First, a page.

South Africa, a country that has frequently captured international media attention, finds itself in the spotlight once again. As the host of the 2023 BRICS summit, it will witness the first in-person gathering of influential leaders from the Global South in four years. This summit is particularly significant as it also marks the first BRICS summit to be held in Africa in five years. It takes place at a time when the world is experiencing fragmentation, intense major-power competition, and a conflict on Europe’s doorstep that preoccupies the North and has ripples throughout the South.
The Johannesburg summit stands out for several reasons. A cursory glance at Western media headlines reveals a palpable sense of unease and criticism, with statements such as “The BRICS are better off disbanding than expanding” and “BRICS raging against the dollar is an exercise in futility.”
It might be tempting to dismiss these views as mere jealousy, but it is worthwhile to delve deeper into their arguments. Doing so can assist South Africa in its endeavor to ensure a successful summit.
One of the primary arguments put forth by Western commentators is the perceived lack of unity within BRICS. This argument reflects a fear of the collective weight wielded by this group. Established in 2009, BRICS brings together some of the largest emerging markets and developing countries (EMDCs).
Together, they account for 23 percent of global GDP and represent 42 percent of the world’s population. Projections indicate that by 2030, their contribution to global output will surpass 50 percent.
Moreover, many other developing nations are seeking to join this economic bloc. More than 40 countries have expressed their interest, with 22 of them having already submitted formal applications.
South Africa’s proactive role in managing this process will be crucial. Ensuring that the right candidates, those with economic and geopolitical significance, are admitted will strengthen BRICS’ position as the premier platform for EMDCs to engage in economic cooperation and advocate for their legitimate rights and interests.
History has shown that developing nations have a propensity to unite as a formidable force that the West cannot underestimate. In 1955, they gathered in Bandung, Indonesia, to condemn imperialism and colonialism. In 1961, they formed the Non-aligned Movement in Belgrade to call for greater democracy in international relations. In 1964, they convened as the Group of 77 in Geneva to advocate for a new, fair global economic order that benefits developing countries.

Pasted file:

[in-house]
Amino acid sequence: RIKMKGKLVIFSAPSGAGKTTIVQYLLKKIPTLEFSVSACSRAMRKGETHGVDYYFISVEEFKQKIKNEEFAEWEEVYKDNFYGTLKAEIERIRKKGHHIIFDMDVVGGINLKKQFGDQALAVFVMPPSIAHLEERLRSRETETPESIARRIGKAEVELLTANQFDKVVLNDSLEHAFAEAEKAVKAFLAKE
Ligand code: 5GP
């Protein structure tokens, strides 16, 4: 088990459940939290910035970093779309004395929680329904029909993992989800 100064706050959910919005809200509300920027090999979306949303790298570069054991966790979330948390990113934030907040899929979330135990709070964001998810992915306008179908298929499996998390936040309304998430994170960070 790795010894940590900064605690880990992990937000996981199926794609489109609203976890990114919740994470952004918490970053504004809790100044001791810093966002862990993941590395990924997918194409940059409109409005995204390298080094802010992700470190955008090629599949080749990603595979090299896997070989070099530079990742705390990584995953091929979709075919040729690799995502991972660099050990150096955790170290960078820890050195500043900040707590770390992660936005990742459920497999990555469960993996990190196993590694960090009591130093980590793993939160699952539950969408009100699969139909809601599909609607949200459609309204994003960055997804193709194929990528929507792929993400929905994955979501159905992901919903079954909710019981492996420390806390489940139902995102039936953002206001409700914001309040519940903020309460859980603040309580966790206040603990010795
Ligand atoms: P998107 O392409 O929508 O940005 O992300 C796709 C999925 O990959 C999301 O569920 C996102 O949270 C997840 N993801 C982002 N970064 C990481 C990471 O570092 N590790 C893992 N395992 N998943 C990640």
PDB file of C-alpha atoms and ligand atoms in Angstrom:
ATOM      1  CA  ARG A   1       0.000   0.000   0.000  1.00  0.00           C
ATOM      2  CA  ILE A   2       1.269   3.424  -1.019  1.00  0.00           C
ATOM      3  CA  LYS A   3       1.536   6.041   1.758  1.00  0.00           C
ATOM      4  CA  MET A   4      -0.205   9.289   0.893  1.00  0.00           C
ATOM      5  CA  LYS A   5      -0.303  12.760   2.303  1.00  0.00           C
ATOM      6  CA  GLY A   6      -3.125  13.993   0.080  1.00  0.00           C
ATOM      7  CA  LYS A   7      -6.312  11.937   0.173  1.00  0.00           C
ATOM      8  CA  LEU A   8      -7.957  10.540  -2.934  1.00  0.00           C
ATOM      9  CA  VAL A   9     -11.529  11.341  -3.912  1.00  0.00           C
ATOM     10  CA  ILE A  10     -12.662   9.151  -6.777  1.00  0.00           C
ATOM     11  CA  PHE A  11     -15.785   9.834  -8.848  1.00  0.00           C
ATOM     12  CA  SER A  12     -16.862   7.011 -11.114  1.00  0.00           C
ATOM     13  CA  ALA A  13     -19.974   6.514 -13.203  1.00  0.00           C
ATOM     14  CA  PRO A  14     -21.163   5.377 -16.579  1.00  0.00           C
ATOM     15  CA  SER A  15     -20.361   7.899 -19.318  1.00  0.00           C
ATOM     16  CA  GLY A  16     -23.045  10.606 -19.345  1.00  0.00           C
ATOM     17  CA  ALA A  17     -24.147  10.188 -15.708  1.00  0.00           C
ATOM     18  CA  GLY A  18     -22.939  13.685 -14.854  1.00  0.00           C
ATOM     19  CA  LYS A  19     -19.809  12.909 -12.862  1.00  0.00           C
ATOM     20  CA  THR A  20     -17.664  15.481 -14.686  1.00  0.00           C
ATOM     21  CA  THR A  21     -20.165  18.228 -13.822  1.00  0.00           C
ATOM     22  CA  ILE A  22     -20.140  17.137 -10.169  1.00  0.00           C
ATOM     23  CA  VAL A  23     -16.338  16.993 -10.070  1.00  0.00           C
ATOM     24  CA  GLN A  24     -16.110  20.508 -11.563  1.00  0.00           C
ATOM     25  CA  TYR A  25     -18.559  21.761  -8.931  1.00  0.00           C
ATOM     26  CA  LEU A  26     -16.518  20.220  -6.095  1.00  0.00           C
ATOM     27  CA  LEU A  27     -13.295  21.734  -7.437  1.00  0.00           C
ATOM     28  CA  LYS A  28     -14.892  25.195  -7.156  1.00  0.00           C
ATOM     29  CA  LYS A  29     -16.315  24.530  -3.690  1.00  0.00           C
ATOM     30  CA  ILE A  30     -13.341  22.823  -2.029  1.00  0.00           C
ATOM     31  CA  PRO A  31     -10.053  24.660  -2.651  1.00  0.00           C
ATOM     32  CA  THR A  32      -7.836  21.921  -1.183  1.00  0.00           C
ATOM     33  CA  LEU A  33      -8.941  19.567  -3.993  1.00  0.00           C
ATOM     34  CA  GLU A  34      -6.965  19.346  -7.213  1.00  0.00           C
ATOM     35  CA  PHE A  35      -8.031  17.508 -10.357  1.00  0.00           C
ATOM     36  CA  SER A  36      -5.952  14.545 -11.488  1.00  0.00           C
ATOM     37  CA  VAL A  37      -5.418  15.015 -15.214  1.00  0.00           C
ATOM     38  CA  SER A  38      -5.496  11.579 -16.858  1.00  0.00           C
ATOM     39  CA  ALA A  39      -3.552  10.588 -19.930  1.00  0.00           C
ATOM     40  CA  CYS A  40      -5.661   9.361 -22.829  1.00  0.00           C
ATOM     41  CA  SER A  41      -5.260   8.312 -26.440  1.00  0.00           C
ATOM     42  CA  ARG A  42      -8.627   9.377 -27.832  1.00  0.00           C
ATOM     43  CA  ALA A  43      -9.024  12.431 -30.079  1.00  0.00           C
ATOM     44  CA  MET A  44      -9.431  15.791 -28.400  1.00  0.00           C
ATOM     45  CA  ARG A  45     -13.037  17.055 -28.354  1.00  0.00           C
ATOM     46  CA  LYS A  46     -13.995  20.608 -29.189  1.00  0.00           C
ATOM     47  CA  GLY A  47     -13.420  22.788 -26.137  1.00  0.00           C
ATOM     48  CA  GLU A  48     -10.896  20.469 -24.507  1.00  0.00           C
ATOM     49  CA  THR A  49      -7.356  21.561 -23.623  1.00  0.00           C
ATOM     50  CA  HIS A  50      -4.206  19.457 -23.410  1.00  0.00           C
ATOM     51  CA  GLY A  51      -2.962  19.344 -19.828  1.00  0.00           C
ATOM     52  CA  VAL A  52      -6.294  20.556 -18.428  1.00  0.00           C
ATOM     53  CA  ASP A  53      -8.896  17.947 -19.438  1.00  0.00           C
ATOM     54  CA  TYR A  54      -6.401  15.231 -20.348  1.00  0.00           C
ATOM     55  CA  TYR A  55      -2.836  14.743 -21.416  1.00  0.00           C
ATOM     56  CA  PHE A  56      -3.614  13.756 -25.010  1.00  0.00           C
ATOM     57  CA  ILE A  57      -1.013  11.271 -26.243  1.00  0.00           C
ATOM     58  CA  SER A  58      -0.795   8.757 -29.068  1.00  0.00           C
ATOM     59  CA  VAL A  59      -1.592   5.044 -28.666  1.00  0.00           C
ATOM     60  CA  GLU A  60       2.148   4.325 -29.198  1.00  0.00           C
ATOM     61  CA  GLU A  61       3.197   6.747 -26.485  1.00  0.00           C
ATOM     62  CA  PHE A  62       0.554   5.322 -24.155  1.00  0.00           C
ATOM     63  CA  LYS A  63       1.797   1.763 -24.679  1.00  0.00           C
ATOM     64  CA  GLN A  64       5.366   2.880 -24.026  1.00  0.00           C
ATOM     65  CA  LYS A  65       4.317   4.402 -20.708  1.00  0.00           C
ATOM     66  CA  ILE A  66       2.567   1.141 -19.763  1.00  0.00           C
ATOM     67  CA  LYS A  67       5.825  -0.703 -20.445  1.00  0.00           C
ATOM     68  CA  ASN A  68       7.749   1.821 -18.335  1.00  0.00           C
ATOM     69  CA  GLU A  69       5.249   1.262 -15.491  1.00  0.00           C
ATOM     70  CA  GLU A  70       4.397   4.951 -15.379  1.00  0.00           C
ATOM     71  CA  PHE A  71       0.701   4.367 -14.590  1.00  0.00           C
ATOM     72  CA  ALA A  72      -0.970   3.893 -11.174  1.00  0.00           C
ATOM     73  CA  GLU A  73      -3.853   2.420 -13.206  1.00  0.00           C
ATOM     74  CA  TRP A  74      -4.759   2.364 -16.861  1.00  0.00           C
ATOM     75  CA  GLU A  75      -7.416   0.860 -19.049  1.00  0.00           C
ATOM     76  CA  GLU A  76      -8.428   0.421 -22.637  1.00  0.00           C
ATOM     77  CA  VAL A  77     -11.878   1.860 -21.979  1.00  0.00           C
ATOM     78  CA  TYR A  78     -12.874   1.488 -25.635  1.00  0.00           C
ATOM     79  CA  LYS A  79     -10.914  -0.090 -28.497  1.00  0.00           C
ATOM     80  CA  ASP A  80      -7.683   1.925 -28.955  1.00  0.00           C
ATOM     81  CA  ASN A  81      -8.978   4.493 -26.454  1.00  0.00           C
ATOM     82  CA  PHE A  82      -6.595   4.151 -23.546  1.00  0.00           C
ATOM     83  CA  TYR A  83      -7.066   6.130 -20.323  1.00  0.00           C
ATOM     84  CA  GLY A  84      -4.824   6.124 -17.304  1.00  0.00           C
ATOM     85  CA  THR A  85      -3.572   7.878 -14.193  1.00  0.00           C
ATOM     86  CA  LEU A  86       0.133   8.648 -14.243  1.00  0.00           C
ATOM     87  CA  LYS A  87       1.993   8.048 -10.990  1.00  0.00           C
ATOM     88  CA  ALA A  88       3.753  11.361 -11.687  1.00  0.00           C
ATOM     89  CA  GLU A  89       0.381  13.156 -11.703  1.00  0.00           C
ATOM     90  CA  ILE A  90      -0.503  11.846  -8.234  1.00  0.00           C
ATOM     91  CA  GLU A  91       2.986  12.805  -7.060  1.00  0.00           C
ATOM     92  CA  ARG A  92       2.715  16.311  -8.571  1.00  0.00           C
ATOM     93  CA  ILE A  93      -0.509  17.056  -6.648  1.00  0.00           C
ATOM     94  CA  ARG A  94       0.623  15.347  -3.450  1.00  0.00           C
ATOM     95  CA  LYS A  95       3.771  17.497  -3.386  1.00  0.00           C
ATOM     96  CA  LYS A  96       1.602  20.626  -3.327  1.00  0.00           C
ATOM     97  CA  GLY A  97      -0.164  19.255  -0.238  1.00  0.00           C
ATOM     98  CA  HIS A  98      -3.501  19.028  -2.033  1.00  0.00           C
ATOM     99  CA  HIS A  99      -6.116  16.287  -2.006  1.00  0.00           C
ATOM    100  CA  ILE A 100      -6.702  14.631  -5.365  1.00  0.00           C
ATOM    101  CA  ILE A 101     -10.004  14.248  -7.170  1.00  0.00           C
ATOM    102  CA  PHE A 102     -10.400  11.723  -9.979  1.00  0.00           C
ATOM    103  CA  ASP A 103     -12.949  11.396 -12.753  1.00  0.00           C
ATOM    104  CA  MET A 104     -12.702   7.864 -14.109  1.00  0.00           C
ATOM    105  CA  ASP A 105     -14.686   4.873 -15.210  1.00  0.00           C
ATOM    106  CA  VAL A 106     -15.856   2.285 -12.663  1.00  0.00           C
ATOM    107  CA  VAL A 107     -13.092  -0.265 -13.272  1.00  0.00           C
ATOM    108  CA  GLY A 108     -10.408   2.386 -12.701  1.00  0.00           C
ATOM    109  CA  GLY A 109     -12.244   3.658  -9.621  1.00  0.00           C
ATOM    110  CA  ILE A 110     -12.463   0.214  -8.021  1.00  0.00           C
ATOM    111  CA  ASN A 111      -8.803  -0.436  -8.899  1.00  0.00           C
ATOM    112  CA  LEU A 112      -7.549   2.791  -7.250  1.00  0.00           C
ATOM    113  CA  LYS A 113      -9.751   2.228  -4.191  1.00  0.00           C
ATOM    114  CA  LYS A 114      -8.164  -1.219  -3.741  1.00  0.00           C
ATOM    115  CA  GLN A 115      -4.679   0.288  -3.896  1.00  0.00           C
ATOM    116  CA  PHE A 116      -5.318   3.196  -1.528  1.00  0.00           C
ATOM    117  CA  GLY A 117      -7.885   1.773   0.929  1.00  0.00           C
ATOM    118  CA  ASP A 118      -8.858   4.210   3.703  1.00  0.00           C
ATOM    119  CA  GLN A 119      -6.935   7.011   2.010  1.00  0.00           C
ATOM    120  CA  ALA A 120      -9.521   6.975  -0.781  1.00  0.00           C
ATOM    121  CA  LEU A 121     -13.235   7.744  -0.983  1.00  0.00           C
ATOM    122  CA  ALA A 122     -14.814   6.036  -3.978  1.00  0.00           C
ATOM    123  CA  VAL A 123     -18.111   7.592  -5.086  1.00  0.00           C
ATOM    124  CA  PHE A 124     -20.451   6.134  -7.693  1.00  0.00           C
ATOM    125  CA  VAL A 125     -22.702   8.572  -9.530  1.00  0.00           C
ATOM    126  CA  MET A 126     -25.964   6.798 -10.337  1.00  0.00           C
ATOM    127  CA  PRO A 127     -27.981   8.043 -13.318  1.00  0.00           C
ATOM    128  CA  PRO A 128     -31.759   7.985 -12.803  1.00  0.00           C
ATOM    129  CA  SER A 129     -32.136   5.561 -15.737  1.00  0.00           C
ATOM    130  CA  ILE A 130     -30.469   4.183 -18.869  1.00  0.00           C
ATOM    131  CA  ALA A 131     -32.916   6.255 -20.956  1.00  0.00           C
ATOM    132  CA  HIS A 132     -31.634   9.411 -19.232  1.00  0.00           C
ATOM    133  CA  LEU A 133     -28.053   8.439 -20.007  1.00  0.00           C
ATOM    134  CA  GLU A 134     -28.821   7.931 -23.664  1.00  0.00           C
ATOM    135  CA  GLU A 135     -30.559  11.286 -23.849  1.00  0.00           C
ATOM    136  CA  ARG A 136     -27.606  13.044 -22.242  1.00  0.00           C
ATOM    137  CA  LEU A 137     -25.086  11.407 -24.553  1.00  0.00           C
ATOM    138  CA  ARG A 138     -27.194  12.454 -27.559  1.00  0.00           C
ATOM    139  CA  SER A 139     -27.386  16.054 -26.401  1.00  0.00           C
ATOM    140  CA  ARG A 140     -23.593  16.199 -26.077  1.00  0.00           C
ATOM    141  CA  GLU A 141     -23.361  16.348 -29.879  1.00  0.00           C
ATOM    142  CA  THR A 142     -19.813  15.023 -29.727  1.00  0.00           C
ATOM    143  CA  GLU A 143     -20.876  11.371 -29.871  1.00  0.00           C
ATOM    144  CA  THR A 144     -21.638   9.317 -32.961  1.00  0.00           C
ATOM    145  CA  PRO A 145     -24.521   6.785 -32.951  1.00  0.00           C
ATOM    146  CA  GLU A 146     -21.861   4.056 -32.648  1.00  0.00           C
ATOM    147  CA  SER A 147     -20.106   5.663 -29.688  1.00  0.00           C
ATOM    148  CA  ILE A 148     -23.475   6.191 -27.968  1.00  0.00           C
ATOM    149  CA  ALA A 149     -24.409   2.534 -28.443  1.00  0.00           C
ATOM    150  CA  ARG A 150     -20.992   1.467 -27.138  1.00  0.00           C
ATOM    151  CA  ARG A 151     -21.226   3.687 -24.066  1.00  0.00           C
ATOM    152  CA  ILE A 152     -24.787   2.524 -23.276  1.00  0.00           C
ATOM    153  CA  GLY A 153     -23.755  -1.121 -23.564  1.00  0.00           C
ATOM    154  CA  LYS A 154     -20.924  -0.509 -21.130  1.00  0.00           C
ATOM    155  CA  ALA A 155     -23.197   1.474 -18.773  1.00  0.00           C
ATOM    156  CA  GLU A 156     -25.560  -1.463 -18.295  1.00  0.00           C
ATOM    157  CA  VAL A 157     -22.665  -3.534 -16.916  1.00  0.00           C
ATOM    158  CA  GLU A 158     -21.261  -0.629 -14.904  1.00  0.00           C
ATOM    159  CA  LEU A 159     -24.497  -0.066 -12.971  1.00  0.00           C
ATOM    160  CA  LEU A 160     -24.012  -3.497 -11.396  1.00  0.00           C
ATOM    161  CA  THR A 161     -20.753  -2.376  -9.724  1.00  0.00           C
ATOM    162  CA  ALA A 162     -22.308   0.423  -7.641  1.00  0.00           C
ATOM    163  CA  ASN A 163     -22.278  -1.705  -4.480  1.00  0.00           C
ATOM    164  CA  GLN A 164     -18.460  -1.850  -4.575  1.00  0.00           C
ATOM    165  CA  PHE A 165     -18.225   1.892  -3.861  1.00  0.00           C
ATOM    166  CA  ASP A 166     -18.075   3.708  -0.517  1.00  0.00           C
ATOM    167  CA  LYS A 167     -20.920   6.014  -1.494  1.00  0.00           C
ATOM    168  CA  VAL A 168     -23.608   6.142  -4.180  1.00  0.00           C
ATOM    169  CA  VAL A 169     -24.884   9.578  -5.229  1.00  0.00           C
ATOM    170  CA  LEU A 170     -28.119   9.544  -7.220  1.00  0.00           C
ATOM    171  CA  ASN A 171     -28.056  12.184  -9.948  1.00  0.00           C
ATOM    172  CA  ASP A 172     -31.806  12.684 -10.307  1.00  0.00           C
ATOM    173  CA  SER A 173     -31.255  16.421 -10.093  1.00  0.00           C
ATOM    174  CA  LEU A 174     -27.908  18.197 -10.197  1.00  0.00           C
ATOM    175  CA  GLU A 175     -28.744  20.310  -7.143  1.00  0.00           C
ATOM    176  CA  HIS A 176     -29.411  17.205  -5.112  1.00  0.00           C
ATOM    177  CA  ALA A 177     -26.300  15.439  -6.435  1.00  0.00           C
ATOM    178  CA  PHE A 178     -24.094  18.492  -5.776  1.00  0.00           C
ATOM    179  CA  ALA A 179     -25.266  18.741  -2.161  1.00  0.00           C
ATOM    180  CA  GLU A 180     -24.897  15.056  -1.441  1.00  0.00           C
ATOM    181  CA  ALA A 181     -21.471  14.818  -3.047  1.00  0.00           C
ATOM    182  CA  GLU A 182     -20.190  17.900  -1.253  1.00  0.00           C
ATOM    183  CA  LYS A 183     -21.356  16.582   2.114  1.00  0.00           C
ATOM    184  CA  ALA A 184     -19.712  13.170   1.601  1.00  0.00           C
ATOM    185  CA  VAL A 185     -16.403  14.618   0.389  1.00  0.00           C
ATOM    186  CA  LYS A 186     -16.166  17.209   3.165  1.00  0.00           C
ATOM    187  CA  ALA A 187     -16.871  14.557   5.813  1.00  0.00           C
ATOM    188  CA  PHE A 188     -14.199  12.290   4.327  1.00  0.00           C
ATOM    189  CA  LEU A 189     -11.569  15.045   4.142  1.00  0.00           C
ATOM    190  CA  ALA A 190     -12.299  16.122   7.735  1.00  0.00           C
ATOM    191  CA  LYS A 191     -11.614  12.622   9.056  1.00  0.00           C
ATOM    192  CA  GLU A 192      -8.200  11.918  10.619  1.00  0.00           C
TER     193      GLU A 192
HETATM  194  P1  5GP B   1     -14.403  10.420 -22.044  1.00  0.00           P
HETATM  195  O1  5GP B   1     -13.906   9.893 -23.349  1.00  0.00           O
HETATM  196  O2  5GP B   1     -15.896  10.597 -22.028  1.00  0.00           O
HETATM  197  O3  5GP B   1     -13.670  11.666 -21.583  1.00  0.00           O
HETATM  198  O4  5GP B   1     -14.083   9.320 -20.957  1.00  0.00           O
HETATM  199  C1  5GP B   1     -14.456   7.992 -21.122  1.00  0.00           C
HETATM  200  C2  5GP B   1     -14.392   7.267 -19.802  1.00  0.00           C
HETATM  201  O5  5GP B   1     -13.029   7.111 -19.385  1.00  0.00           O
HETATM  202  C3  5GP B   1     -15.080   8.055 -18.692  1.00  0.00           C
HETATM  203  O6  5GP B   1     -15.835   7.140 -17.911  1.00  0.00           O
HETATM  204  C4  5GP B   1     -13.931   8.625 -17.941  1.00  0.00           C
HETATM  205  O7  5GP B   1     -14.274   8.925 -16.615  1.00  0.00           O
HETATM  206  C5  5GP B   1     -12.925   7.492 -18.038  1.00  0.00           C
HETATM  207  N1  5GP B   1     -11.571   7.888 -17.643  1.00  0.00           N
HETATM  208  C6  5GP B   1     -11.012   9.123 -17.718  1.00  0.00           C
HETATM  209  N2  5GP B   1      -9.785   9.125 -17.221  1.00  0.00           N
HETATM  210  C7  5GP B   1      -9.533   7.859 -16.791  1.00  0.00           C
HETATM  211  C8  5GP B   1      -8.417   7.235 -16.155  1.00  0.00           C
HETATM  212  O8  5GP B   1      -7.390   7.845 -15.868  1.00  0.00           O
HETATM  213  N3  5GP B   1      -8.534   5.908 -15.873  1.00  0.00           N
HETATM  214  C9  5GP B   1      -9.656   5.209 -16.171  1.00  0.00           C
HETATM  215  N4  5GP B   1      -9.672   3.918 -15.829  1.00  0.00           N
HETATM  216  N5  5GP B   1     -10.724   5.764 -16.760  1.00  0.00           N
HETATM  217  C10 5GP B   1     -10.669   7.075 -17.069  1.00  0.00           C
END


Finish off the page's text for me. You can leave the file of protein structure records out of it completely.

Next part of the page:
Now, a historic moment awaits BRICS, and South Africa will be recognized as the host where a significant milestone is achieved and the future trajectory of BRICS cooperation is shaped.
The second point raised by Western elites is their scepticism regarding BRICS’ ability to achieve its goal of shaping a fairer development order. Specifically, they criticize the notion of de-dollarization, considering the dominant position of the US dollar and its impact on development processes as an unavoidable reality for developing nations.
Like any international group, BRICS members may have differing perspectives on various issues. However, South Africa can encourage a collective focus on their shared objective: development. The country’s decision to centre the theme of its chairmanship on Africa is commendable.
Africa encapsulates the challenges hindering global development: numerous and pressing needs, inadequate delivery of genuine assistance from wealthy nations, conditional aid, and a global economic governance structure dominated by the West that impedes meaningful progress in developing countries.
South Africa has an opportunity to revitalize the global discourse on addressing these obstacles, including the discussion of de-dollarization. It is true that transitioning away from the dollar will not be a simple task, even for a layperson. However, the excessive influence exerted by the US dollar on economies worldwide has raised concerns. Its weaponization is increasingly normalized, prompting many to contemplate potential alternatives.
In conclusion, the Johannesburg summit holds immense significance beyond being a routine gathering for the Global South. It is fitting to have it take place in South Africa, the “rainbow nation” that takes pride in its history of combating injustices.
(Yi Fan is an international affairs commentator based in Beijing.)
Contributed by Yi Fan